Planning for extreme weather risks in energy systems

Climate and weather related disasters are having enormous and growing impact on our infrastructure systems. We need new tools to plan our infrastructure with these risks in mind. Here we report on a new approach for incorporating these risks in electric power systems design.

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2020 shattered previously accelerating records for climate and weather related damages to US infrastructure. As a result, there is an urgent need to update energy system infrastructure planning. In our paper published today in Nature Energy, we present a framework to explicitly consider hurricane risk in the planning of electric grids using Puerto Rico as a case study. On September 20, 2017, Hurricane Maria made landfall in Puerto Rico. With wind speeds up to 155 mph (69 m/s), it led to one of the worst black-outs in the history of the United States. It is very challenging to plan an electric grid for hurricanes and still provide affordable electricity. And yet, recent science has projected that the intensity of hurricanes may worsen with climate change. Puerto Rico has been impacted by 13 named hurricanes over the last 25 years, so this means the future could be very expensive for the electric system.

There are many trade-offs in energy system planning including costs, emissions and resilience. Power plants are expensive and designed to last - wind turbines typically have a design life of 20 years and coal plants 50 years. However, governmental policies can change rapidly. Recent plans to reduce emissions have led to stranded assets, operable infrastructure that must be retired early due to unfavorable economic conditions. Also, the cost of wind, solar and storage have been decreasing rapidly. A number of groups have been studying the energy transitions that these dynamics will bring about. In our paper, we try to understand the effect that extreme weather will have on this planning for those regions on the front lines of climate-related weather disasters, like Puerto Rico.

Energy system models optimize power plant investments into the future to keep costs as low as possible. In our study, we simulate that every 5 years there will be a hurricane with the possibility of three different intensities. The hurricane wind speed is used to project damage to the electric grid infrastructure which is treated as unusable. The system then builds new infrastructure to be able to meet electricity demand. By considering combinations of hurricane intensities and probabilities, we are then able to project average electricity costs and examine how infrastructure investments vary. Our results show that hurricanes increase electricity costs by 32% based on historical hurricane trends and that transitioning to renewables and natural gas reduces costs and emission regardless of hurricane frequency.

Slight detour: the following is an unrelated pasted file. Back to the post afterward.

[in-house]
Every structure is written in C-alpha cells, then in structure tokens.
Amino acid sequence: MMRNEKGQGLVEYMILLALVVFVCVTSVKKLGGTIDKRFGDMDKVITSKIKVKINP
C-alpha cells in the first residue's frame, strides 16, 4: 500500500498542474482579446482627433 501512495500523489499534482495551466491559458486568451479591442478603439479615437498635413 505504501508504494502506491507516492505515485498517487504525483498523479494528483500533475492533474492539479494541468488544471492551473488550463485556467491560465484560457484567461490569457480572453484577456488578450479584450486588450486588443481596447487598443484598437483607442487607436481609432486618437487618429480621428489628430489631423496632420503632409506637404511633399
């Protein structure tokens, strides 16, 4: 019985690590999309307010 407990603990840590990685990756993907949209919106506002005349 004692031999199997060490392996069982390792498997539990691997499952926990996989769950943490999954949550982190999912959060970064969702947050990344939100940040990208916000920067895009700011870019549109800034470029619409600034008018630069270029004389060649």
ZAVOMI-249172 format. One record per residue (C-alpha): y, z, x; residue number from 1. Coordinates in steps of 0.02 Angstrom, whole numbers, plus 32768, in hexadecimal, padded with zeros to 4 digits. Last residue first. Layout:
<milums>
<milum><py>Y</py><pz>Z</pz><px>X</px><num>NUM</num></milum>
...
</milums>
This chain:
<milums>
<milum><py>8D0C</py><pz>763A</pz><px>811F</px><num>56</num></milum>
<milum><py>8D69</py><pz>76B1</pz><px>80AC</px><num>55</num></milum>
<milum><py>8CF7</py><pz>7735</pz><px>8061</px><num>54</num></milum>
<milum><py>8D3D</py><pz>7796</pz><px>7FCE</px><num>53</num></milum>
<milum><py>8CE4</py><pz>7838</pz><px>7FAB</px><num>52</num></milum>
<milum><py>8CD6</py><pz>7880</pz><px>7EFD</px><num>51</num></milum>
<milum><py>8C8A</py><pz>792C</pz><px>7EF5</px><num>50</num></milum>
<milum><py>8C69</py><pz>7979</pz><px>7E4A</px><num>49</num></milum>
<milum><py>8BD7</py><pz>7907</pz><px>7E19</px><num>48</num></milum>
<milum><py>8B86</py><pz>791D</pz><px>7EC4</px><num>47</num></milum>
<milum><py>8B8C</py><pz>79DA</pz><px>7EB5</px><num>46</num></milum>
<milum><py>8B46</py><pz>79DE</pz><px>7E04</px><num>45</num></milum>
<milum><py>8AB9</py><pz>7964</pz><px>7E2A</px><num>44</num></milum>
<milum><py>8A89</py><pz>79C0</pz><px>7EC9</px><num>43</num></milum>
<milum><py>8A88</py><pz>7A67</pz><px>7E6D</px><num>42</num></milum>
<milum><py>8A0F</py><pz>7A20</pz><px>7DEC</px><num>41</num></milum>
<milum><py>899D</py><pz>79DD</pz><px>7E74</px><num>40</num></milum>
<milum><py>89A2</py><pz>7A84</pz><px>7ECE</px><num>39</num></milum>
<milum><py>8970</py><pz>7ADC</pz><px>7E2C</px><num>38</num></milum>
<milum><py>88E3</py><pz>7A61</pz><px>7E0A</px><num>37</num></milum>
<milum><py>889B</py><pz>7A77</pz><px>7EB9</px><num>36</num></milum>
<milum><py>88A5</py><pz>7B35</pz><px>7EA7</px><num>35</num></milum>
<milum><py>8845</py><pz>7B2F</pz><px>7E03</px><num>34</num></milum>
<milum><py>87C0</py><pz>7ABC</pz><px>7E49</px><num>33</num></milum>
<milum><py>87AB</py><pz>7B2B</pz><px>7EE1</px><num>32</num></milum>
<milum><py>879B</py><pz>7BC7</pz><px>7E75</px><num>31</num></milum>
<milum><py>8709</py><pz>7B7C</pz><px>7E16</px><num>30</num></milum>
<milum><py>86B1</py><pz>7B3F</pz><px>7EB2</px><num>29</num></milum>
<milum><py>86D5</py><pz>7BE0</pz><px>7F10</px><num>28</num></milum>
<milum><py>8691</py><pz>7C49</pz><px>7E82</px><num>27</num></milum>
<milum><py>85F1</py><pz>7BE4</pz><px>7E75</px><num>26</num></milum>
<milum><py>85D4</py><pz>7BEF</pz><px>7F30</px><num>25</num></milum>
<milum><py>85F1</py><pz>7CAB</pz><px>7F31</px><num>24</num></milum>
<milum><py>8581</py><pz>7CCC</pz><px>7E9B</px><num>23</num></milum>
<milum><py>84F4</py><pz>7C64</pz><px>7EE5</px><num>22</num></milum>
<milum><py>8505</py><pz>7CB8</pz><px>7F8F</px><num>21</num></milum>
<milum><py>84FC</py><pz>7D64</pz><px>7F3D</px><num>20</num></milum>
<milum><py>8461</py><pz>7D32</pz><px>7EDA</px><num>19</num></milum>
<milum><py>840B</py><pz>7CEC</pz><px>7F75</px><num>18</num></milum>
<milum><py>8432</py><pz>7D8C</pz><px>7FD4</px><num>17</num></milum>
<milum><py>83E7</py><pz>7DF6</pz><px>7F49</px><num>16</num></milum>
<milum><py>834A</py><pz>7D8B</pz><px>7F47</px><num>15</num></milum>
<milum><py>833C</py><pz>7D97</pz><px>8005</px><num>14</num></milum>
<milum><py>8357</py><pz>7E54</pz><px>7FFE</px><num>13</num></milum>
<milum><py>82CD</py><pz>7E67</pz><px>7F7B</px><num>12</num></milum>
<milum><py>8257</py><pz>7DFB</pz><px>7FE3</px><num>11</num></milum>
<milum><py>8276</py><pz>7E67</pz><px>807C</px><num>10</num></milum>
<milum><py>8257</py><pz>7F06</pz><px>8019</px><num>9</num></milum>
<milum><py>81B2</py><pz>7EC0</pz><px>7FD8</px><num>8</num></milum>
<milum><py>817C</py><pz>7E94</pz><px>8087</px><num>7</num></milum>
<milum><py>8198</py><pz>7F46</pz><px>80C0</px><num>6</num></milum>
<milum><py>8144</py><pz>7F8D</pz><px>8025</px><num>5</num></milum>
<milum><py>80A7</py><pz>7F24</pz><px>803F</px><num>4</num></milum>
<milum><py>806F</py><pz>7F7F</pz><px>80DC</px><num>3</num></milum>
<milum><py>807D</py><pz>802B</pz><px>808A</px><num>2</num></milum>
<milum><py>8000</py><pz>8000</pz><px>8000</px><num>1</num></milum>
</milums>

But there are roadblocks to building our infrastructure back in a less costly and more resilient manner and these need to be overcome. The 1988 Stafford Act requires that infrastructure is rebuilt as it previously was after a natural disaster. Originally intended to prevent taking advantage of disaster relief funds, this has prevented Puerto Rico from making much-needed updates to their electric grid after Hurricane Maria. The past is not a good surrogate for the future and given that 2020 just set the record for climate and weather related disasters in the United States, we are entering a new world where infrastructure (and the economic and policy forces that govern it) will need to take explicit consideration of the climate forces impacting its resilience.

- Andres Clarens and Jeff Bennett

Andres Clarens

Professor, University of Virginia

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